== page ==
Those numbers have since dropped to about three per cent of all Twitter traffic as of Friday, he said in a later post.

1st porn app on iTunes ‘sold out’

The first app featuring images of nude women to go up for sale on iTunes can no longer be downloaded because it was too popular, the developer reported Thursday.


“The Hottest Girls app is temporarily sold out,” said a post signed by the “ATG dev team” on the website of developer Allen Leung.


They added that the servers distributing the app were crashing due to high usage. However, they noted that those who have already downloaded the app will be able to use it, and assured customers that “the topless images will still be there when it is sold again.”


“Hottest Girls,” which billed itself on the developer’s website as the “first and only app with nudity,” was updated Wednesday to include “completely naked pics,” according to the description at the iTunes store. It is available for download to customers 17 or older to run on the iPhone and the iPod touch.


Previously, Apple would not approve that kind of material for sale on iTunes.


However, Apple updated its OS 3.0 iPhone software this month to include parental controls that restrict some applications to people over a certain age. That led to widespread speculation online at sites such as MacRumors.com that the door would soon be open to porn.


The “Hottest Girls” application for the iPhone and iPod touch costs $1.99 and boasts more than 2,000 photos of “hand-picked images of the finest looking girls” that are automatically updated. A previous version of the app, released in May, contained scantily clad women, but none who were naked.


At least one online review, however, said even the new, nude images are relatively tame.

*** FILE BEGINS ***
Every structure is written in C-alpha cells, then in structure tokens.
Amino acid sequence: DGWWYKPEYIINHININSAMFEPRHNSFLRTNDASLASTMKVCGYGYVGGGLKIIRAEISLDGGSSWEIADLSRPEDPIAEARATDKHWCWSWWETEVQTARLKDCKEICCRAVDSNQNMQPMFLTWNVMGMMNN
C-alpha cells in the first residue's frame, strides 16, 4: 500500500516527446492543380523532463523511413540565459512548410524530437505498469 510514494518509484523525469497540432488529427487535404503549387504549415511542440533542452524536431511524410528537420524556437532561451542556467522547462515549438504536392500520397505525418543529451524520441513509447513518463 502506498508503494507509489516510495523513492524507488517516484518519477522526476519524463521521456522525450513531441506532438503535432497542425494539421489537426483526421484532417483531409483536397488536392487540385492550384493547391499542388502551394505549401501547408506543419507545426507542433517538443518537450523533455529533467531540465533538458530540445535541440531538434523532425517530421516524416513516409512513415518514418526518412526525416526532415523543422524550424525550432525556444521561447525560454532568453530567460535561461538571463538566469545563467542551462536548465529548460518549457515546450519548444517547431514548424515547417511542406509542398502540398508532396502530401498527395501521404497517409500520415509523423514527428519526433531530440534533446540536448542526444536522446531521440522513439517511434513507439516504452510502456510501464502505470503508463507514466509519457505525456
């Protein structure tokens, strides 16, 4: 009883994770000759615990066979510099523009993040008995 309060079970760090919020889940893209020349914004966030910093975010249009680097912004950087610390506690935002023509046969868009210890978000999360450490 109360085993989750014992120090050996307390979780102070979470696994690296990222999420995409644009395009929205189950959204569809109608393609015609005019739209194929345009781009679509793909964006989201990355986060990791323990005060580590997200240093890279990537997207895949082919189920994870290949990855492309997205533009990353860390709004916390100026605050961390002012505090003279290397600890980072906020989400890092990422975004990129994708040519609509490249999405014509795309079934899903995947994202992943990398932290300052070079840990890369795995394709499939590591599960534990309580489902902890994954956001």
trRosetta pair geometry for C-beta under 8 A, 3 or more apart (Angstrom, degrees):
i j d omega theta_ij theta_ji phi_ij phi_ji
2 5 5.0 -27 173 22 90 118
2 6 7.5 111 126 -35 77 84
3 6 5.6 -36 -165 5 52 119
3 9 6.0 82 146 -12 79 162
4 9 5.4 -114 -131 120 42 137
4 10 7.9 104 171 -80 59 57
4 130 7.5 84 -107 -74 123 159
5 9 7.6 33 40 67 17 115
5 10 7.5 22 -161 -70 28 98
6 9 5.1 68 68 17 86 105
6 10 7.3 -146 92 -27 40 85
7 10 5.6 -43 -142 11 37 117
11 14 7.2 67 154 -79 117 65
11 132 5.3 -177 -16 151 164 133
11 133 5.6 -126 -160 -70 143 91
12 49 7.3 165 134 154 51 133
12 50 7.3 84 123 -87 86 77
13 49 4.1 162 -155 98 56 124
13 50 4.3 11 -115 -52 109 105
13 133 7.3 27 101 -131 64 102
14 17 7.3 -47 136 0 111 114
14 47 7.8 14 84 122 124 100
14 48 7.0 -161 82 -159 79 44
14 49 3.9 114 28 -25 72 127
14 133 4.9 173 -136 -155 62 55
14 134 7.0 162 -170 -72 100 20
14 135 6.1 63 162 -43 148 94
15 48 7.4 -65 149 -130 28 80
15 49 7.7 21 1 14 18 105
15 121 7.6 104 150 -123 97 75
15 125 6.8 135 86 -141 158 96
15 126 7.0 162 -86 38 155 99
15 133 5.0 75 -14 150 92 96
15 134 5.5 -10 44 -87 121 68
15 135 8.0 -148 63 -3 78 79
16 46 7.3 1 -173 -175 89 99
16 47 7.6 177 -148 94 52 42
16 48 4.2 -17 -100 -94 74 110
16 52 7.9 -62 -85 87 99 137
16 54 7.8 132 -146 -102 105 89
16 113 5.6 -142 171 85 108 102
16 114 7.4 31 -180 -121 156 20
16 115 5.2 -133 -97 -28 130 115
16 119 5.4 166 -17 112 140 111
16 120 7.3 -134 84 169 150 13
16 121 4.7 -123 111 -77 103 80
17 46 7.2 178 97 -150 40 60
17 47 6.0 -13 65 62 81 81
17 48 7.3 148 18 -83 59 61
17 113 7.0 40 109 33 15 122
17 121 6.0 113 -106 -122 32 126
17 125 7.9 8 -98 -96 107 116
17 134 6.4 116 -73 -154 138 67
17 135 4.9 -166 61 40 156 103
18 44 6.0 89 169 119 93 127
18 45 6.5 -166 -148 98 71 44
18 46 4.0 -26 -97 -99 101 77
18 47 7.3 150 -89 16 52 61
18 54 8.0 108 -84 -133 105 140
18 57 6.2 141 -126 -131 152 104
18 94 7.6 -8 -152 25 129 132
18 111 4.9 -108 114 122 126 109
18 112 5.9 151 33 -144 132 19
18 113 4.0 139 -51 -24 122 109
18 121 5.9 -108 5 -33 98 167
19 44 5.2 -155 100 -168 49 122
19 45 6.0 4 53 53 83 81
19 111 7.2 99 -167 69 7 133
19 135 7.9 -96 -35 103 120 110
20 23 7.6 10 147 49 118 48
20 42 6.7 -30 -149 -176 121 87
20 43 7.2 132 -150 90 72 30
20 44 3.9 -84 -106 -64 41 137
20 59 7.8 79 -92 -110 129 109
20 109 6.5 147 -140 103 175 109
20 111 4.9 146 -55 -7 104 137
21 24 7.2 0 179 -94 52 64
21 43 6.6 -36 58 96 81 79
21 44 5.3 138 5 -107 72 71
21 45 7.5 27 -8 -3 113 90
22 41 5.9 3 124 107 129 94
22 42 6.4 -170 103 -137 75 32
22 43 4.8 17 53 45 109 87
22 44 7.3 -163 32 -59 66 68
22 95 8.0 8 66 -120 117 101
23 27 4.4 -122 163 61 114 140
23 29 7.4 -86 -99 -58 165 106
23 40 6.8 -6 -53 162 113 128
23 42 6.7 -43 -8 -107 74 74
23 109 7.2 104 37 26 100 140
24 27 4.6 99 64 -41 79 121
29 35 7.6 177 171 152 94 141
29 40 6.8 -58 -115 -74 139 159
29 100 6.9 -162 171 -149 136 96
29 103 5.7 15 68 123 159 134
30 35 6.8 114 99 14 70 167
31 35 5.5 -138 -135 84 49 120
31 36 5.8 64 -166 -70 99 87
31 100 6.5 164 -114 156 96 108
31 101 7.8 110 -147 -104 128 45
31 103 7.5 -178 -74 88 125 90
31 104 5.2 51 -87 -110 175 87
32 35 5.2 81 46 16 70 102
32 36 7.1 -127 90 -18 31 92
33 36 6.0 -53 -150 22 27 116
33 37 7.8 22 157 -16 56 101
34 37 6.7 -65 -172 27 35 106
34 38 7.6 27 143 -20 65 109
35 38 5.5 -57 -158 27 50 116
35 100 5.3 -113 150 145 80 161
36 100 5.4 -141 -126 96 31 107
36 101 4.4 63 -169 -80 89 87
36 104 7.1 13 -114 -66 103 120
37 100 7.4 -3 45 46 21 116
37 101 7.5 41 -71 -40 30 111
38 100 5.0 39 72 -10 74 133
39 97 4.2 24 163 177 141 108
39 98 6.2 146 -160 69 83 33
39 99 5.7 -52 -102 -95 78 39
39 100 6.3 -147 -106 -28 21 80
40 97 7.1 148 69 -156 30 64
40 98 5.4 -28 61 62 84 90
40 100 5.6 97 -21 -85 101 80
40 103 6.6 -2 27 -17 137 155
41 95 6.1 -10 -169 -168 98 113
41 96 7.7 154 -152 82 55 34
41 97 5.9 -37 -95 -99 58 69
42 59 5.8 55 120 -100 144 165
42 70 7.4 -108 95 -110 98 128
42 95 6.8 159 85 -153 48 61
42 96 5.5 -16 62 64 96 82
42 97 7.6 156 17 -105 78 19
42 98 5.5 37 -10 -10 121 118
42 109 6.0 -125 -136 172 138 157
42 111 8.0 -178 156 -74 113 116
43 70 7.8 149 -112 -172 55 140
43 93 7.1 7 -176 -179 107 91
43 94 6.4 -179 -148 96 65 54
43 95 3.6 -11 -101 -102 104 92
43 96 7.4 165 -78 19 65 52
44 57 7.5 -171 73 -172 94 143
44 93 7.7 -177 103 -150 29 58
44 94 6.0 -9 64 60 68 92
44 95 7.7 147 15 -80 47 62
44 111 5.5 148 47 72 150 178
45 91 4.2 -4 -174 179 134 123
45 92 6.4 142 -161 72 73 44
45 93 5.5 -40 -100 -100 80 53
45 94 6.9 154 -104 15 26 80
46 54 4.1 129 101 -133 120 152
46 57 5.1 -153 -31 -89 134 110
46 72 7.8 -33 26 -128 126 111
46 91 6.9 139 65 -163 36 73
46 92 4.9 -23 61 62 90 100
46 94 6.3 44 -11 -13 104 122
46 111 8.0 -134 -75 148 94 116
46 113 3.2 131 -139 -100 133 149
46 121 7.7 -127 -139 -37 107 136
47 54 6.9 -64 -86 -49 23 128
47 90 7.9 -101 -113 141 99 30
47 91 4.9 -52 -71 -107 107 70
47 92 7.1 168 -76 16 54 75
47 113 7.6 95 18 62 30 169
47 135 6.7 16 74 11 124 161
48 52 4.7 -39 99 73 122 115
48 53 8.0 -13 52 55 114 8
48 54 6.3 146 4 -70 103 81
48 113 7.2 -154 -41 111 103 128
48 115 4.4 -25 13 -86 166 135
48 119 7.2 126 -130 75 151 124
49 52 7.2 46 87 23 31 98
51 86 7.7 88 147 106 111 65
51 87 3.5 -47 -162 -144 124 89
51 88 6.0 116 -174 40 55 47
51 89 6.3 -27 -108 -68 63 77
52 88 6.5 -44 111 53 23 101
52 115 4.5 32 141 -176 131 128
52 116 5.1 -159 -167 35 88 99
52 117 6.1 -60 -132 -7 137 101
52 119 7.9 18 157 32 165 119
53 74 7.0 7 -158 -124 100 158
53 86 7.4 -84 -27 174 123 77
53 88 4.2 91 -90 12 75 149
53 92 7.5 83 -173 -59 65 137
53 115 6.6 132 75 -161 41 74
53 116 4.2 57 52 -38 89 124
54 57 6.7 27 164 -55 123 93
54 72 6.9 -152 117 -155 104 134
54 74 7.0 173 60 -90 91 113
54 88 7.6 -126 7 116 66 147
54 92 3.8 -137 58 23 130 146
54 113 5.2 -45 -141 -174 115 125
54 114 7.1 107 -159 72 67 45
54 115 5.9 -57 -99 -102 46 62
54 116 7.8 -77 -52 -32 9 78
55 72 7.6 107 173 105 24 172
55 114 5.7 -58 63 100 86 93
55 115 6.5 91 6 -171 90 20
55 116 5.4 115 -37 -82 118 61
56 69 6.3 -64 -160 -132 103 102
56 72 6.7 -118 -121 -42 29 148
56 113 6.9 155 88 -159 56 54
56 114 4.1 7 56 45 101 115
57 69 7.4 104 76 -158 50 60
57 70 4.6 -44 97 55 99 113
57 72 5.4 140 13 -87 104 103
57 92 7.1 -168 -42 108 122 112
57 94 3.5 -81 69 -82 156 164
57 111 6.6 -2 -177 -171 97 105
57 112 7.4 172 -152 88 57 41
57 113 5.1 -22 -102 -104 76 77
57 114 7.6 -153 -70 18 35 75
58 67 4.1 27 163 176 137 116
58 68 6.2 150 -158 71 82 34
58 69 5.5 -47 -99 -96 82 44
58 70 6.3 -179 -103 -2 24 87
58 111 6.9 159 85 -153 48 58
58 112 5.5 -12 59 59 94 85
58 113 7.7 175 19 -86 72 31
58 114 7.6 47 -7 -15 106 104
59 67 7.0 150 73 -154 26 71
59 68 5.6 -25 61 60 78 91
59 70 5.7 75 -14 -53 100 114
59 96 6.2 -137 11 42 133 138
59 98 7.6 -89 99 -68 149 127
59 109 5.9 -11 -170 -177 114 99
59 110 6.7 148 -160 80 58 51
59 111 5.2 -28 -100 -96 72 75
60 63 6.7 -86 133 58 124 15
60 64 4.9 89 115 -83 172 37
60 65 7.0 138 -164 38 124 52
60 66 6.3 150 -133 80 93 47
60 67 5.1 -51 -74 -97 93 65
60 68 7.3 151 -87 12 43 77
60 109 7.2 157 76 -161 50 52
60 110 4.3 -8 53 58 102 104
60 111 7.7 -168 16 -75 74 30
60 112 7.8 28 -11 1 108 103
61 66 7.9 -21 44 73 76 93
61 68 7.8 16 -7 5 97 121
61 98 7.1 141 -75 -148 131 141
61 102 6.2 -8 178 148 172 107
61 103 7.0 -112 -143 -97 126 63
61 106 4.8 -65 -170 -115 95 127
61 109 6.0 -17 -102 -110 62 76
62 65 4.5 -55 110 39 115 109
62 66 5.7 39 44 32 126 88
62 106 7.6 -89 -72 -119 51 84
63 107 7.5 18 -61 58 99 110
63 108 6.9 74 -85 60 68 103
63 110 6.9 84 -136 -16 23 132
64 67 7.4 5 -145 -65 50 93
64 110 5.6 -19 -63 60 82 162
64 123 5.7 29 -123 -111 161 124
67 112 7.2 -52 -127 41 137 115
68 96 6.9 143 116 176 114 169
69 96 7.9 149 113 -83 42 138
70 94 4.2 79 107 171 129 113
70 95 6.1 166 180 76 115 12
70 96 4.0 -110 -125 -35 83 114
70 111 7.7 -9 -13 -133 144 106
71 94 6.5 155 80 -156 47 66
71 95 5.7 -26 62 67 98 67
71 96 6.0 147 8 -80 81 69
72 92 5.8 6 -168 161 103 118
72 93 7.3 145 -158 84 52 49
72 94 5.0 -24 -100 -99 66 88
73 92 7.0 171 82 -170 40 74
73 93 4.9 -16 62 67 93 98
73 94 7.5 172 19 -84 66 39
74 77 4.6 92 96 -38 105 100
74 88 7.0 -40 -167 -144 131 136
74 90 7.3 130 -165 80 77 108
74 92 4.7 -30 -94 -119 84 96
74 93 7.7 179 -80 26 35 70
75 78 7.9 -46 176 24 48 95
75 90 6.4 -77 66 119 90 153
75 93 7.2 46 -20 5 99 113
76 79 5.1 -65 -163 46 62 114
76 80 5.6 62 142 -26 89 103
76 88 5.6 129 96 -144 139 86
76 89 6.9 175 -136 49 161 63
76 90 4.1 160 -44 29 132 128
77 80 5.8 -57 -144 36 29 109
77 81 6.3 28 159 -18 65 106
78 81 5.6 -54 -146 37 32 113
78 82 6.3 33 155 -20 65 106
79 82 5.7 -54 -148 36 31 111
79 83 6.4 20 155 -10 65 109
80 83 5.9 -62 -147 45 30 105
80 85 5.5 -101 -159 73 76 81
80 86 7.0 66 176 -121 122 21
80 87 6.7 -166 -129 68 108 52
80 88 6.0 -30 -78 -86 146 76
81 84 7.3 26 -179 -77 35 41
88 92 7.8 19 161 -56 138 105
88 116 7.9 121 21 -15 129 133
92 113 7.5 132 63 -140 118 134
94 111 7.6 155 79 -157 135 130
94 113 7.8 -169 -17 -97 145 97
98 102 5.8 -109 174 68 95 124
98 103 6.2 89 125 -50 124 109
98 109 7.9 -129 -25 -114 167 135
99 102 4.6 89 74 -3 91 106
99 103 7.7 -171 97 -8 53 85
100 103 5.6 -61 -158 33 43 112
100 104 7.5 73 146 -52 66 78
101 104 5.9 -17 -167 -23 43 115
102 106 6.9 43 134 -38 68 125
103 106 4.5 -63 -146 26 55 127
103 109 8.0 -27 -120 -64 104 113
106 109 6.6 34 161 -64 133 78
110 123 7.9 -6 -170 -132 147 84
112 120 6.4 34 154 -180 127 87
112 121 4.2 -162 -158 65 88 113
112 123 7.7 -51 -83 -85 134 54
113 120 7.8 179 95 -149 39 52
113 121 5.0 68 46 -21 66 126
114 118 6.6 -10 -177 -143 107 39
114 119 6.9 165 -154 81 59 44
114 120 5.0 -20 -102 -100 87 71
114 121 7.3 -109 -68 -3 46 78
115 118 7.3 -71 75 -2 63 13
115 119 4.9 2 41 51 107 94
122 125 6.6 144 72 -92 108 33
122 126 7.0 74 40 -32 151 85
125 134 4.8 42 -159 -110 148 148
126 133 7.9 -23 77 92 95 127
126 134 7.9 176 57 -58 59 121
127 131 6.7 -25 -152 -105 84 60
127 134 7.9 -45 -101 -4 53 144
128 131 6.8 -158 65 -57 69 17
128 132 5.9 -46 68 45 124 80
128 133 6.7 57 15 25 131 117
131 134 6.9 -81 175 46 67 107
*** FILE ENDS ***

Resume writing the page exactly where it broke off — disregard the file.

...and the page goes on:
Wired News columnist Charlie Sorrel called them “distinctly softcore.”


“While there are nipples to be seen, that’s about it,” he wrote on the magazine’s Gadget Lab website. “A smartly worded Google image search would do better if you’re looking for titillation.”


Confusion for developers?


Nigel Wallace, director of software and services for IDC Canada, a research company that analyzes the technology industry, said Apple’s decision to allow explicit apps on iTunes means it has a lot of faith in its new parental controls.


“Apple cares a lot about their brand,” he added. “It’s an exceedingly large part of the company’s worth.”


Presumably, he said, the company thinks adult-oriented apps could be a huge potential market and a source of large revenues.


Wallace noted that Apple has banned a number of other applications in recent months that could potentially tarnish its image, such as one from the band Nine Inch Nails and another featuring the South Park cartoon. In April, the company also pulled the plug on the “Baby Shaker” application, which prompted numerous complaints. The app let users shut off the sound of a crying baby with a vigorous shake.


Given its recent track record, the decision to allow adult apps may confuse developers, Wallace said.


“It would be nice to have a bit more clarification from Apple in terms of what’s in, what’s out.”

Microsoft taking half-price pre-orders for Windows 7

Microsoft is trying to lure Canadians to upgrade to its newest operating system by offering a half-price discount to people who pre-order.


Windows 7 won’t be released until Oct. 22, but Microsoft is taking pre-orders starting Friday, the company said in a news release Thursday.


Until July 11, people running Windows XP or Vista can pre-order upgrades to the home version of Windows 7 at $64.99 instead of $129.95 and the professional version for $124.99 instead of $279.95 “while quantities last.”


Similar offers are being made in the U.S., Japan, the U.K., France and Germany. For those who don’t currently have Windows XP or Vista, the home version will cost $224.95 and the professional version will cost $329.95.


The company said it would also provide free upgrades for people who buy computers loaded with the current Microsoft operating system, Windows Vista, until Jan. 2010.


It had a similar program in place when Vista was released in January 2007, after numerous delays.


However, some computer vendors, such as Dell, began giving users the option of choosing Windows XP instead of Vista after complaints about Vista’s speed, security alerts and lack of compatibility with some devices such as printers. Microsoft slashed the price of the boxed version of Vista in 2008 in an effort to boost sales.


The company has now renewed its effort to get people to switch from XP, promising that Windows 7 will have fewer security alerts and better device compatibility than Vista, and an XP mode to entice business users who didn’t make the switch to its current Vista operating system.